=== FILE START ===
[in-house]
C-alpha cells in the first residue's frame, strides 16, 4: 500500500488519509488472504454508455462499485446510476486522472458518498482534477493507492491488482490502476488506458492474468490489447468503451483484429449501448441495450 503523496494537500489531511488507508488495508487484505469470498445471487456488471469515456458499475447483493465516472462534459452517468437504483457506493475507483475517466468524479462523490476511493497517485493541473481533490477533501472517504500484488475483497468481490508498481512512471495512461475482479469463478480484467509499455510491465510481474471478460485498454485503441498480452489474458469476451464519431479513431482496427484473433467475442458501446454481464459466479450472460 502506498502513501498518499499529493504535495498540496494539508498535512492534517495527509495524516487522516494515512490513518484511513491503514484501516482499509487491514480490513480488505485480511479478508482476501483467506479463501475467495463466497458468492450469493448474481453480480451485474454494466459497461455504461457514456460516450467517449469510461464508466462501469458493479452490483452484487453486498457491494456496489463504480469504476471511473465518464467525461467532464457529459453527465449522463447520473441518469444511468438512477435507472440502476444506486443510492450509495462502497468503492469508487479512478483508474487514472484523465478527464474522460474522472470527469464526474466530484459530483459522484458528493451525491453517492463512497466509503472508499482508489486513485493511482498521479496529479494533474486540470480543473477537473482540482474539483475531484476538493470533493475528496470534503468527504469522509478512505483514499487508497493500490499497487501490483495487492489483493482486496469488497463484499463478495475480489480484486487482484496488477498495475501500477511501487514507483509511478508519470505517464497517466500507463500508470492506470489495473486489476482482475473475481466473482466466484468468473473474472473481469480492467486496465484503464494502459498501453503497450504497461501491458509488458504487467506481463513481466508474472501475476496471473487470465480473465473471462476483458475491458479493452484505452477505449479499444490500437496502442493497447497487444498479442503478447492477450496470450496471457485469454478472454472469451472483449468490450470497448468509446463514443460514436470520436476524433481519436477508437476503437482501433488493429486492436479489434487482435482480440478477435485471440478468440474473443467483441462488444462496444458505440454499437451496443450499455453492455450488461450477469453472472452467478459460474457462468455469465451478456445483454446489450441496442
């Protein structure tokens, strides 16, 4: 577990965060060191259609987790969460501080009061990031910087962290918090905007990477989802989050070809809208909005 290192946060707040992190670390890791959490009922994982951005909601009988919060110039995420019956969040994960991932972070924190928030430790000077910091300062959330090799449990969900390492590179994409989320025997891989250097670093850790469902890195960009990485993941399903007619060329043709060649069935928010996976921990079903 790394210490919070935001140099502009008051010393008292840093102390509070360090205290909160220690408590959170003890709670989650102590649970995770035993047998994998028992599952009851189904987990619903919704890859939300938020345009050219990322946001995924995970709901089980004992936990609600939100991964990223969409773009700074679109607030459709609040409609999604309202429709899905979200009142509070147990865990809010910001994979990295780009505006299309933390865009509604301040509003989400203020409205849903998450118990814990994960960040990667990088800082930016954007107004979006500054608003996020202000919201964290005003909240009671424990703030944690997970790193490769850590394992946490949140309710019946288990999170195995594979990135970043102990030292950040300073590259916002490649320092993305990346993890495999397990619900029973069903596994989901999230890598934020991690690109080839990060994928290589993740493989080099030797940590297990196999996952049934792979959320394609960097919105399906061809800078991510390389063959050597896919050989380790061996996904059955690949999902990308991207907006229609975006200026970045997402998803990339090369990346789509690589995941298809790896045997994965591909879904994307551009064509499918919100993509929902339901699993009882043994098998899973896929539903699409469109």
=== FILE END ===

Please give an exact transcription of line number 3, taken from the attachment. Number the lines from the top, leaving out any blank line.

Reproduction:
């Protein structure tokens, strides 16, 4: 577990965060060191259609987790969460501080009061990031910087962290918090905007990477989802989050070809809208909005 290192946060707040992190670390890791959490009922994982951005909601009988919060110039995420019956969040994960991932972070924190928030430790000077910091300062959330090799449990969900390492590179994409989320025997891989250097670093850790469902890195960009990485993941399903007619060329043709060649069935928010996976921990079903 790394210490919070935001140099502009008051010393008292840093102390509070360090205290909160220690408590959170003890709670989650102590649970995770035993047998994998028992599952009851189904987990619903919704890859939300938020345009050219990322946001995924995970709901089980004992936990609600939100991964990223969409773009700074679109607030459709609040409609999604309202429709899905979200009142509070147990865990809010910001994979990295780009505006299309933390865009509604301040509003989400203020409205849903998450118990814990994960960040990667990088800082930016954007107004979006500054608003996020202000919201964290005003909240009671424990703030944690997970790193490769850590394992946490949140309710019946288990999170195995594979990135970043102990030292950040300073590259916002490649320092993305990346993890495999397990619900029973069903596994989901999230890598934020991690690109080839990060994928290589993740493989080099030797940590297990196999996952049934792979959320394609960097919105399906061809800078991510390389063959050597896919050989380790061996996904059955690949999902990308991207907006229609975006200026970045997402998803990339090369990346789509690589995941298809790896045997994965591909879904994307551009064509499918919100993509929902339901699993009882043994098998899973896929539903699409469109």